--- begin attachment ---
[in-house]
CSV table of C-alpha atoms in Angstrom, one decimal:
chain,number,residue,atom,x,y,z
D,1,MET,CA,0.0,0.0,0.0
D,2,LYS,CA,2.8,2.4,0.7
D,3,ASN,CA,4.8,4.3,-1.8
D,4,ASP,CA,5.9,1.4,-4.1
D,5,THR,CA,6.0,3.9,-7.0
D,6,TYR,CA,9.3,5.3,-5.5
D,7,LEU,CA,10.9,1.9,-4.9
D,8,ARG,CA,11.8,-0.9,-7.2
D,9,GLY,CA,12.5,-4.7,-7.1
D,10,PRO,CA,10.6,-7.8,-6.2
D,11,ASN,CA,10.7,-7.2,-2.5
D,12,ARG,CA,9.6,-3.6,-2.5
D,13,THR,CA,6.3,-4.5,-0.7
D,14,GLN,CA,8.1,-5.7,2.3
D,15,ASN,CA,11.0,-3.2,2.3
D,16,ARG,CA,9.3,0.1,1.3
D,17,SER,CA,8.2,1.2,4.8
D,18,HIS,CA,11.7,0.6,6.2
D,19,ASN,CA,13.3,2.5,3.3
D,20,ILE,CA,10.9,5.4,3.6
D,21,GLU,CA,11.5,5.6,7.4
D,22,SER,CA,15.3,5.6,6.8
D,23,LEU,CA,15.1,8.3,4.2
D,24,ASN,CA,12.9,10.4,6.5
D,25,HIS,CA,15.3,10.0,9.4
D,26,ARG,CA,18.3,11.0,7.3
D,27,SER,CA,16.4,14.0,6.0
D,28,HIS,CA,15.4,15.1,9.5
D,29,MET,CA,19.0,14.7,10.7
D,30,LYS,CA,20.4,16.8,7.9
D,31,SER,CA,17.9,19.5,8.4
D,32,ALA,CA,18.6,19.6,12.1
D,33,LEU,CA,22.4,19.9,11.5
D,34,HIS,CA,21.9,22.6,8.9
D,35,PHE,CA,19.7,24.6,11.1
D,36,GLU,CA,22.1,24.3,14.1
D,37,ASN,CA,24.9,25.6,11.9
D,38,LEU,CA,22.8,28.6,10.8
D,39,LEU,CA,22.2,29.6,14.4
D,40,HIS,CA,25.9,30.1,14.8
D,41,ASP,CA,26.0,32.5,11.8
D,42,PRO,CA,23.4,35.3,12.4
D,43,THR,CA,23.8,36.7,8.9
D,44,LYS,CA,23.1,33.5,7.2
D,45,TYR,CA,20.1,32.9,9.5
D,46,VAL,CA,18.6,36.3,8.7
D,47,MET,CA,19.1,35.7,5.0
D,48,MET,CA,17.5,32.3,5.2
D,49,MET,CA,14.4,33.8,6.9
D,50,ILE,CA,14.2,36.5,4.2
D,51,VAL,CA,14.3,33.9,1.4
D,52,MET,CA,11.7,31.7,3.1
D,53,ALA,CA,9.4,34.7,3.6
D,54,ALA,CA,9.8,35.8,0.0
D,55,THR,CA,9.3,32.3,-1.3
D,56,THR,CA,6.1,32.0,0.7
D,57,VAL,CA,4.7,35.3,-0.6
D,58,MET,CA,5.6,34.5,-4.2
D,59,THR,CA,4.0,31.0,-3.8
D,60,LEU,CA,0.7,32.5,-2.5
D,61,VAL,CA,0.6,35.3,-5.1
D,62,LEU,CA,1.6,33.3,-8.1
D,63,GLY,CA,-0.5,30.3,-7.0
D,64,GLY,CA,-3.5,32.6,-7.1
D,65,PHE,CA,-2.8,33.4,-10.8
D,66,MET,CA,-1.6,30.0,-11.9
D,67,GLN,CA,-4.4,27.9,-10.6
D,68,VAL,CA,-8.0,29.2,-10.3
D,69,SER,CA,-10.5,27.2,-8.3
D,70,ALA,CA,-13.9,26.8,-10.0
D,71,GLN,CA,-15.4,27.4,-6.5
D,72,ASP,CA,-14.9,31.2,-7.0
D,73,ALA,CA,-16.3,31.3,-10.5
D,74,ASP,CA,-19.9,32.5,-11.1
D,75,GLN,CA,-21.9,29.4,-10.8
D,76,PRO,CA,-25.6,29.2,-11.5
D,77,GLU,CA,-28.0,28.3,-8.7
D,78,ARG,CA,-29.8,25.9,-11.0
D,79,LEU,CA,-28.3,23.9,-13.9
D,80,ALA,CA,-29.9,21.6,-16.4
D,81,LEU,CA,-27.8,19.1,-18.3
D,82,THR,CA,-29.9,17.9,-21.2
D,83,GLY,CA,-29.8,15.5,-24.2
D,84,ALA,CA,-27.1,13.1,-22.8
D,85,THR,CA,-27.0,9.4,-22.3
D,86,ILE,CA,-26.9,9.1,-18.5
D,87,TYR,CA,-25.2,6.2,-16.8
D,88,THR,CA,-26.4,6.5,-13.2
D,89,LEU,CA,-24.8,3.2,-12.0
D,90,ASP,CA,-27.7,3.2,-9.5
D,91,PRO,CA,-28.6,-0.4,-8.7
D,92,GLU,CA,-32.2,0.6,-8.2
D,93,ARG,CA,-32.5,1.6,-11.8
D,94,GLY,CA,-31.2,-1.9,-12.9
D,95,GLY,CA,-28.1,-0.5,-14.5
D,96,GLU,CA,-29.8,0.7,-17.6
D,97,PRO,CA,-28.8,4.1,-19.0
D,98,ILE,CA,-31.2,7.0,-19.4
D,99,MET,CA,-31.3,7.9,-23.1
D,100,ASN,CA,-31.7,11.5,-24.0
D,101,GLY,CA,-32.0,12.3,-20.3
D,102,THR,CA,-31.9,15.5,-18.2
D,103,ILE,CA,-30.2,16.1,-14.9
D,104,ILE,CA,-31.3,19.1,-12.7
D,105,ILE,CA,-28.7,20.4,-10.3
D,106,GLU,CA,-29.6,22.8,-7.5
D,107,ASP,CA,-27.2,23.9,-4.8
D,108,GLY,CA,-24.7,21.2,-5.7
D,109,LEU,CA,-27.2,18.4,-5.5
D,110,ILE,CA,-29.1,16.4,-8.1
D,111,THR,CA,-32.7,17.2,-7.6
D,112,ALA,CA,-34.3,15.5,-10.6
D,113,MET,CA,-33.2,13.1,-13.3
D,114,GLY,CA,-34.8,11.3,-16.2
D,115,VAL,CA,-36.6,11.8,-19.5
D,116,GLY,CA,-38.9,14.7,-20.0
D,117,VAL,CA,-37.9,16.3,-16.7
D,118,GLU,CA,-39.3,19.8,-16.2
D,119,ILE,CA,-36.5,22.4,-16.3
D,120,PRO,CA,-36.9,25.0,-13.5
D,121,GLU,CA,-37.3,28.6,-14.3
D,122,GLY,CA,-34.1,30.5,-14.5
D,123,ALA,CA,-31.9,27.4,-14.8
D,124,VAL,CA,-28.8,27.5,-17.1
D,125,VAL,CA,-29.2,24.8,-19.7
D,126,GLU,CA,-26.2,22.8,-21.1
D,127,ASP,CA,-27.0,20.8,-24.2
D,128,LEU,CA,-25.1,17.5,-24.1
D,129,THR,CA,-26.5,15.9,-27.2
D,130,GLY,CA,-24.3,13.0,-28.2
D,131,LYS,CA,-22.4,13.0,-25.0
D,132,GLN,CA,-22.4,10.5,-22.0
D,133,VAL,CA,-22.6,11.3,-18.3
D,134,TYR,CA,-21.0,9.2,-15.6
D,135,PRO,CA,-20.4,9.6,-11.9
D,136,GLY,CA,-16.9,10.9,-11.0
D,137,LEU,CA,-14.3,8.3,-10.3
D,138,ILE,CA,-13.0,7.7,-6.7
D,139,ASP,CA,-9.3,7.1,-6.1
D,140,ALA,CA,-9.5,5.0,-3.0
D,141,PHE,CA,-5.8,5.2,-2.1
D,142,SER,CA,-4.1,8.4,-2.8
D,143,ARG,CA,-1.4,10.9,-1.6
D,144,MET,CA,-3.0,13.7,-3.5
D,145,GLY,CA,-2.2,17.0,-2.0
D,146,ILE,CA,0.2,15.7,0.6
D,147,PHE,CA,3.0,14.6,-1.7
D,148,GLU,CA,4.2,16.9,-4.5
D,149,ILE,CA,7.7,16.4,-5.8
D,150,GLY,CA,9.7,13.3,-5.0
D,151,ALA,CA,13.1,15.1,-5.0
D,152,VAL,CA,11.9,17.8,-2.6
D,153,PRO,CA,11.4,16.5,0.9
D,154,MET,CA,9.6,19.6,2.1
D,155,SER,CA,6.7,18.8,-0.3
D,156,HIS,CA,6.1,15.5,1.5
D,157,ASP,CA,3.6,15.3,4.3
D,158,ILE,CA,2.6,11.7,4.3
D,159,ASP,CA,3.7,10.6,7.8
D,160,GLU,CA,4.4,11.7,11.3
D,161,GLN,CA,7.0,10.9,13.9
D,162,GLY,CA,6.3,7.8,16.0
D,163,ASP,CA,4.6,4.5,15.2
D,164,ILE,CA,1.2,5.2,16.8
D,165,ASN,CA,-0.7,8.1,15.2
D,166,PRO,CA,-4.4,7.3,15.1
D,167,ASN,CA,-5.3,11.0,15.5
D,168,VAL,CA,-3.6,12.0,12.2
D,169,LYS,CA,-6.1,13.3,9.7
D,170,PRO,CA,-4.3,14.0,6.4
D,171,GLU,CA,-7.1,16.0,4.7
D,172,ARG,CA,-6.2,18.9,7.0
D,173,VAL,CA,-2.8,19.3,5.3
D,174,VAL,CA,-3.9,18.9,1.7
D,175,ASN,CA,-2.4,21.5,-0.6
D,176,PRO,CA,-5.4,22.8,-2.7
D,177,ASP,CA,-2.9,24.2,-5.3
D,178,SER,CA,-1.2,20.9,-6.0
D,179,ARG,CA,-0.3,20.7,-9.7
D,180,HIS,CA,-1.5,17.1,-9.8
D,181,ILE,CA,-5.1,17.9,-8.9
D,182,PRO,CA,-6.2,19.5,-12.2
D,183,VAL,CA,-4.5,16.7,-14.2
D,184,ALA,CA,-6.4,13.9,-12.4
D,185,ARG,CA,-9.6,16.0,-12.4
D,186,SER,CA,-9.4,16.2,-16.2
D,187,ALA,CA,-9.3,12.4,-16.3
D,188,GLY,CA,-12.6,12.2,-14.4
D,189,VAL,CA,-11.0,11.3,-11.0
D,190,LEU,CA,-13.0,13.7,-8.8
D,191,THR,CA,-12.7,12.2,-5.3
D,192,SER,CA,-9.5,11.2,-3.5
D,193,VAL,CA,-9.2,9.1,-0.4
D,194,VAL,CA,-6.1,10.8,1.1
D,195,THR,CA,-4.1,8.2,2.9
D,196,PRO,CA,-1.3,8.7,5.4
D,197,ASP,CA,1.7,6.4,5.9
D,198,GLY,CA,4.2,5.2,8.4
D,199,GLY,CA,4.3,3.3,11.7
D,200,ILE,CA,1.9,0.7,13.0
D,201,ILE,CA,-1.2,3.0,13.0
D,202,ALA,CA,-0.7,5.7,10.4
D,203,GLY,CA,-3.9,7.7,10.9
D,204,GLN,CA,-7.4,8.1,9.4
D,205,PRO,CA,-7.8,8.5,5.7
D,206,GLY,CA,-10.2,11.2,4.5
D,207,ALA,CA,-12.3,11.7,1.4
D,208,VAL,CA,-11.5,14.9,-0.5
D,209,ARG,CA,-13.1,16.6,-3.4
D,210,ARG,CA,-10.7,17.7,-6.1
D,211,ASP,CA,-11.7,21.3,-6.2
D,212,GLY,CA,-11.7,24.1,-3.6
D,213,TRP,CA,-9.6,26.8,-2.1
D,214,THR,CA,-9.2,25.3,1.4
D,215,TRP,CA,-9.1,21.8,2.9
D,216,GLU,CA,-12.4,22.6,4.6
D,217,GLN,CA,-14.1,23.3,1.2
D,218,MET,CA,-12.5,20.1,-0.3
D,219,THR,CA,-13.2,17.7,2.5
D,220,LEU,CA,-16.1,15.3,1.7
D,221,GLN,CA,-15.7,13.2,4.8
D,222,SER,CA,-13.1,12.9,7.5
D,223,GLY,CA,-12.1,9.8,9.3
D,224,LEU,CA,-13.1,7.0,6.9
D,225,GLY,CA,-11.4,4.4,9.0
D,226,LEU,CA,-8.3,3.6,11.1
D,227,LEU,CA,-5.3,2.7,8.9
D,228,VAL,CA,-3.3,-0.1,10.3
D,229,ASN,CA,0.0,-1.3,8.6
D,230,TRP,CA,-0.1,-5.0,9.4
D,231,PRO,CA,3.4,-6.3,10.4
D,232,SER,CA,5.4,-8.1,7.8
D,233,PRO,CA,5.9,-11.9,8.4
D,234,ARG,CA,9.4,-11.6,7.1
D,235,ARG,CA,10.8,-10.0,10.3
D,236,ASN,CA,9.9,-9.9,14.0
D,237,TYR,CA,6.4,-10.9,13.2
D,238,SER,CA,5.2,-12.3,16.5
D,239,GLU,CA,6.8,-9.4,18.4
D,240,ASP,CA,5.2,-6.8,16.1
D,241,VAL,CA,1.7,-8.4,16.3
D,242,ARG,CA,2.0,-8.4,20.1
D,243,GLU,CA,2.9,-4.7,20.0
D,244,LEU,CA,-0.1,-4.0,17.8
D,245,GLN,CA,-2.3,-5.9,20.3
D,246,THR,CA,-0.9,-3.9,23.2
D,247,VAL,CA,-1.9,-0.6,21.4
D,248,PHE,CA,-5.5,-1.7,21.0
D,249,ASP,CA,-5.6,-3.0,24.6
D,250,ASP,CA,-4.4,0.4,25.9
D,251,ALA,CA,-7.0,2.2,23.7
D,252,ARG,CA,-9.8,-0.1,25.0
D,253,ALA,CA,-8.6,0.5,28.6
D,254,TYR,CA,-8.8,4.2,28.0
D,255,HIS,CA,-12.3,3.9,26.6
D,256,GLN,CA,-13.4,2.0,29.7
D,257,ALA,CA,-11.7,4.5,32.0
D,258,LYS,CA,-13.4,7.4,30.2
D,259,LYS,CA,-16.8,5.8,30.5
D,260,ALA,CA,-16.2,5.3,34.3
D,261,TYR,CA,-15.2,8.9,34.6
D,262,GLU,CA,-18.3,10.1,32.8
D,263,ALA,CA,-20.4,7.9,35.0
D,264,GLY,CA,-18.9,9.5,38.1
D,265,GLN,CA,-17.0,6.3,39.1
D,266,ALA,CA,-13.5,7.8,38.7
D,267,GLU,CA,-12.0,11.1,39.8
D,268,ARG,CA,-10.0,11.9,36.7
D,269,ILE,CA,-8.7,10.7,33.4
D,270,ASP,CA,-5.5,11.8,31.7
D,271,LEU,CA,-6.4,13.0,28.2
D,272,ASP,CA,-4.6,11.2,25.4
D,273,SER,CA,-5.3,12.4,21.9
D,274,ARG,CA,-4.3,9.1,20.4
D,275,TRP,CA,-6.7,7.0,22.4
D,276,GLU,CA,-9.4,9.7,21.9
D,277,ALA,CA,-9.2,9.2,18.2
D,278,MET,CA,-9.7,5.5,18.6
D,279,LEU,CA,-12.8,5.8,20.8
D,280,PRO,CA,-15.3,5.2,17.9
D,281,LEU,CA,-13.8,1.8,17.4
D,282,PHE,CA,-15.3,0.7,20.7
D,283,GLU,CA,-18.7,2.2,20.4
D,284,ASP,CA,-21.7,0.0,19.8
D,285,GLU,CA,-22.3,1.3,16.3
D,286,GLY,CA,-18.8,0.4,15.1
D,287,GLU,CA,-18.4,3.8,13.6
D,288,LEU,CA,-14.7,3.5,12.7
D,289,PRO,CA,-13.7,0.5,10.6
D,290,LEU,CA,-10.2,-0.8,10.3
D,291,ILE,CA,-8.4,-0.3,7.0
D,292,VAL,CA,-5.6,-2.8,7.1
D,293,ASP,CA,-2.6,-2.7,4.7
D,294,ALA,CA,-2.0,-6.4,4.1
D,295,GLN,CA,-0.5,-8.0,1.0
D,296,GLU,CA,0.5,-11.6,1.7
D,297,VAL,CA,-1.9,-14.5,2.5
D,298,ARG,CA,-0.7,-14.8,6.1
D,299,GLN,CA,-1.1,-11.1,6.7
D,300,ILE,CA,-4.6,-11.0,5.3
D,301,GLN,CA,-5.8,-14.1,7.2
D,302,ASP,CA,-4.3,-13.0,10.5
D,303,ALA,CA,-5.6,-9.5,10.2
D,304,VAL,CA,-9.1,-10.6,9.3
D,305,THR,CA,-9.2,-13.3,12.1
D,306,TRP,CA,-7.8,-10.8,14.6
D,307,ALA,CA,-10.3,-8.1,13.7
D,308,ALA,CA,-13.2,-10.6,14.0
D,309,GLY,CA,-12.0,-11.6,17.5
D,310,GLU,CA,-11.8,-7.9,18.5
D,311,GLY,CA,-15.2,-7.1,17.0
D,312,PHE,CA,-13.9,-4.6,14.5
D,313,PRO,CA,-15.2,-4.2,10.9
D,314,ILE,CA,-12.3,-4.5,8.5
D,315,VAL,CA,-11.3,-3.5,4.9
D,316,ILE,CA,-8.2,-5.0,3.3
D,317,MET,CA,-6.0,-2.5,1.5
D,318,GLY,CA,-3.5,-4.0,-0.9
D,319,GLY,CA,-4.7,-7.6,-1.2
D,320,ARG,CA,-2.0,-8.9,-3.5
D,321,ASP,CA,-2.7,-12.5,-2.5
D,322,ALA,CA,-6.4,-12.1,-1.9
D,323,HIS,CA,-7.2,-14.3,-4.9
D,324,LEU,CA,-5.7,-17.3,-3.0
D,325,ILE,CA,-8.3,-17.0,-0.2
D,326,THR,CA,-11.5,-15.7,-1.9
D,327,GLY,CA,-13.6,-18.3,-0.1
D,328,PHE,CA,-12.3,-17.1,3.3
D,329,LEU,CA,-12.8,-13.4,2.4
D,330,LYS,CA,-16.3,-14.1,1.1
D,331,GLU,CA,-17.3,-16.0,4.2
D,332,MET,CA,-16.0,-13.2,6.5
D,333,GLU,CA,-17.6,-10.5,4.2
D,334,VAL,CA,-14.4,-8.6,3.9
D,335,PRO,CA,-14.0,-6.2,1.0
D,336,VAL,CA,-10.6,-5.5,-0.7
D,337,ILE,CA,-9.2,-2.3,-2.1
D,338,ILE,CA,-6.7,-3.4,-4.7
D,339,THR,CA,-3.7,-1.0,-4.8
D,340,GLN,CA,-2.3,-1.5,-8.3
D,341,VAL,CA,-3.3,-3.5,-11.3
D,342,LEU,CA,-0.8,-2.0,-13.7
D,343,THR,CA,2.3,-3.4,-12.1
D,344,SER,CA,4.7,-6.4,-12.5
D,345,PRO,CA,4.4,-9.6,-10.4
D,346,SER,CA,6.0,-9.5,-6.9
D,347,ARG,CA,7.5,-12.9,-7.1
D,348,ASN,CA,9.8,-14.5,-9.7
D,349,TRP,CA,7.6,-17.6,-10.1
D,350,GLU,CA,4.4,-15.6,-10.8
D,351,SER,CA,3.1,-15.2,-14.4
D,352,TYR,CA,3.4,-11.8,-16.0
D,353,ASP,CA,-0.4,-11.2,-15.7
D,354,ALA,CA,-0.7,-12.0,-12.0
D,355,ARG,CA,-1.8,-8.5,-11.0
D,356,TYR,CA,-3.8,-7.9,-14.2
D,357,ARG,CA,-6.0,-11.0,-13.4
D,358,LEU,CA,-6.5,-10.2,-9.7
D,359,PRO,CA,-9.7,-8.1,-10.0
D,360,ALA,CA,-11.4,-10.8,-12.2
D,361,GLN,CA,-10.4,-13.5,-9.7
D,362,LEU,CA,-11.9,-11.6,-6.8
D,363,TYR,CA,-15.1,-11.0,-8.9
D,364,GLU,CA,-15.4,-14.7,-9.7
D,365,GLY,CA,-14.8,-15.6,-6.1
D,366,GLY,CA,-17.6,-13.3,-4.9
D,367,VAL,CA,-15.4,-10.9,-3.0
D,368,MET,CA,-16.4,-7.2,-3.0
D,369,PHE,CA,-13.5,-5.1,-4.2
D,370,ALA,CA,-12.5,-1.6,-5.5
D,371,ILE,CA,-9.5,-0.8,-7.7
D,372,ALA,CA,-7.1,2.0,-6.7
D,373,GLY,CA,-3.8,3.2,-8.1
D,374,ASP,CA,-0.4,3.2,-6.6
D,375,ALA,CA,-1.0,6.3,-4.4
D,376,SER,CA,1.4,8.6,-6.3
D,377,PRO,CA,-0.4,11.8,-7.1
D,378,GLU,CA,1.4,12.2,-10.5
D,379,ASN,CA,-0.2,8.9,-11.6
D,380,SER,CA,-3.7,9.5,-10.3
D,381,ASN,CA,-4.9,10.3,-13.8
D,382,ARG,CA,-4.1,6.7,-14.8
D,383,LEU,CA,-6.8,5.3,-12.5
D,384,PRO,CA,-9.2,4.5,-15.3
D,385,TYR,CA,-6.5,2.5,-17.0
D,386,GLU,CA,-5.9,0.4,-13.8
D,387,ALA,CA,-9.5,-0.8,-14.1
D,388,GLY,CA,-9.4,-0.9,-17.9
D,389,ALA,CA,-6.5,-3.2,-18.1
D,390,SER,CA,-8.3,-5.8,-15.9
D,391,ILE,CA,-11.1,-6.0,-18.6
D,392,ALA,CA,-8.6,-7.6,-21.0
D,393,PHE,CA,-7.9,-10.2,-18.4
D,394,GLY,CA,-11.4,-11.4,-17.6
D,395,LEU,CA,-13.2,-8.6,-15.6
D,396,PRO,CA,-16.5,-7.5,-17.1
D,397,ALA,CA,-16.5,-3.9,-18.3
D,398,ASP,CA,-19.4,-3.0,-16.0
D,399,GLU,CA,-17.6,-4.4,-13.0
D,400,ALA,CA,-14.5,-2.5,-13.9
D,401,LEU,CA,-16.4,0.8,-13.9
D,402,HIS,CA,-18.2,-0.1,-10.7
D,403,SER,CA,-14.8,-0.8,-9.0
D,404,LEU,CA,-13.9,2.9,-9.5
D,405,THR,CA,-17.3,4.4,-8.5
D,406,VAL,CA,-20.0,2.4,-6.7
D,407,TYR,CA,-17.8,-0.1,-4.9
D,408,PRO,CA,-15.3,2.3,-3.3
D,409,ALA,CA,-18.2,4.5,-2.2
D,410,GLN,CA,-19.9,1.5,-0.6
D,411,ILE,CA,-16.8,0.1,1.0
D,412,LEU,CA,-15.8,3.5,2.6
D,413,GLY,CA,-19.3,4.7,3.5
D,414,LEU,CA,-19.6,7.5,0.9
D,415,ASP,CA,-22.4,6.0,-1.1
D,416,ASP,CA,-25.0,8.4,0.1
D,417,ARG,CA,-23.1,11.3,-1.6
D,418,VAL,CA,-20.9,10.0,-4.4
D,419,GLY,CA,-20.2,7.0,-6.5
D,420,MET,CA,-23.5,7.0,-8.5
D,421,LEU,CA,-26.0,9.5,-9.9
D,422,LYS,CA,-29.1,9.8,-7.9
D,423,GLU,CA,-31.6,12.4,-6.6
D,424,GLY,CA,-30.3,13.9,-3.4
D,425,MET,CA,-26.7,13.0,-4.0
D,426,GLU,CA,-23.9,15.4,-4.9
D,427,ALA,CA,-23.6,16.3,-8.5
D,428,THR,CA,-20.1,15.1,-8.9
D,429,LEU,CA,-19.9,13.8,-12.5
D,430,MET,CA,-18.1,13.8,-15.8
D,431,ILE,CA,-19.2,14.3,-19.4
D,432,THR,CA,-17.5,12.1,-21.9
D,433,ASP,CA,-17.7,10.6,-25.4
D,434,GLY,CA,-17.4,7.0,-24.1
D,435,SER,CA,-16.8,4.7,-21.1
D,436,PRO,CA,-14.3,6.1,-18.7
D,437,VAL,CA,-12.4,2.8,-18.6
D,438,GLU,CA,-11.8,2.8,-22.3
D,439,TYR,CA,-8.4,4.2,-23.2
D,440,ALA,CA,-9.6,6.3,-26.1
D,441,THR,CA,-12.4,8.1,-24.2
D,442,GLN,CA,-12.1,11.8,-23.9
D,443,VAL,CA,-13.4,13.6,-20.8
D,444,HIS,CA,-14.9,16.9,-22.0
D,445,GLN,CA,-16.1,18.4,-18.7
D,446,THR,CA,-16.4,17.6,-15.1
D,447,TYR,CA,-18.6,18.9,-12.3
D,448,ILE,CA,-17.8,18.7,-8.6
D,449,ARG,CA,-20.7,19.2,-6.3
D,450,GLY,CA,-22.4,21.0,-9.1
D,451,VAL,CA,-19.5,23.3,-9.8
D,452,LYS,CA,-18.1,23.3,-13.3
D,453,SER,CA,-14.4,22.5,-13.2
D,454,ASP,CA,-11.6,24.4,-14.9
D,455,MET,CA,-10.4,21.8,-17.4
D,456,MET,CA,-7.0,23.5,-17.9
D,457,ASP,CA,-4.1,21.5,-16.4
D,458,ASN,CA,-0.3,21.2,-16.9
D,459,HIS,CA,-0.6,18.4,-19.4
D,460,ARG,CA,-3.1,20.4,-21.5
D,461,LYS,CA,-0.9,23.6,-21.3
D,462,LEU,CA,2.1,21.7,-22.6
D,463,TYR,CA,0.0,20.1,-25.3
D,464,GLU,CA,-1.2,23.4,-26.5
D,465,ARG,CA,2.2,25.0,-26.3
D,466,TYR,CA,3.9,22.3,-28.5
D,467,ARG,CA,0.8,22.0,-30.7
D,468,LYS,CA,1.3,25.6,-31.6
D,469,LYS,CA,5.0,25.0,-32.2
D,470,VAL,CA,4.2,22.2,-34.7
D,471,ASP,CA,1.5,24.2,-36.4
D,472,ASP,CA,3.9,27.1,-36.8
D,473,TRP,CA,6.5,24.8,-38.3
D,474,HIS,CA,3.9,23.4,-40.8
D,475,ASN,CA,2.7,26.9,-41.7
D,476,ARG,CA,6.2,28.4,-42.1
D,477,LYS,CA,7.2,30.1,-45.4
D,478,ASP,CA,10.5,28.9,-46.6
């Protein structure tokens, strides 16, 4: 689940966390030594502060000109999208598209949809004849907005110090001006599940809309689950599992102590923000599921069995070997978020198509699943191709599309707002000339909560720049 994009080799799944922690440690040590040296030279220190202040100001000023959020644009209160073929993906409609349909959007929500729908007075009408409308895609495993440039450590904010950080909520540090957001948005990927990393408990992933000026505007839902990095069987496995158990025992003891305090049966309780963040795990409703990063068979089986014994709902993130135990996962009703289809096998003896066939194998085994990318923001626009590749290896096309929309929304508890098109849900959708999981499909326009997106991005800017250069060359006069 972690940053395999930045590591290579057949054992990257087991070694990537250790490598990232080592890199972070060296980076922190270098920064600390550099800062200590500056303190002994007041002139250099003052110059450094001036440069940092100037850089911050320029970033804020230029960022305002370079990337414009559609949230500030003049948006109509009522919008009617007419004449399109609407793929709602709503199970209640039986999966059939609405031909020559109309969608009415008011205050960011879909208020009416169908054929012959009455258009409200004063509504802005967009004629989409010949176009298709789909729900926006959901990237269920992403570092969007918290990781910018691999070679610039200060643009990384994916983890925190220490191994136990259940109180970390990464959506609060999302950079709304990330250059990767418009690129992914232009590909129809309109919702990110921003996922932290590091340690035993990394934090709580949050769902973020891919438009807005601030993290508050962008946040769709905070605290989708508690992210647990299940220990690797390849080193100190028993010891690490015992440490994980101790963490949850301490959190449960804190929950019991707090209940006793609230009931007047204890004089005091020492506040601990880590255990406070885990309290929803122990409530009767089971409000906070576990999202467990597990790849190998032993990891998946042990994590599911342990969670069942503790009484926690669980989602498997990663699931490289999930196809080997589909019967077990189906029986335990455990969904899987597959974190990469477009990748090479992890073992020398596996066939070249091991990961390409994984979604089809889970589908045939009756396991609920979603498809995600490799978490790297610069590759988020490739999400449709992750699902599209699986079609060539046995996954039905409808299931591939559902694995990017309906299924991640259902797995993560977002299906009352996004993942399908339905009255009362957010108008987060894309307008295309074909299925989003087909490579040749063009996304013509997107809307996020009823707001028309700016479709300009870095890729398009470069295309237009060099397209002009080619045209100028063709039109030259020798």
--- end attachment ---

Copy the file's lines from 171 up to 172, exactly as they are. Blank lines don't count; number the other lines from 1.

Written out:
D,168,VAL,CA,-3.6,12.0,12.2
D,169,LYS,CA,-6.1,13.3,9.7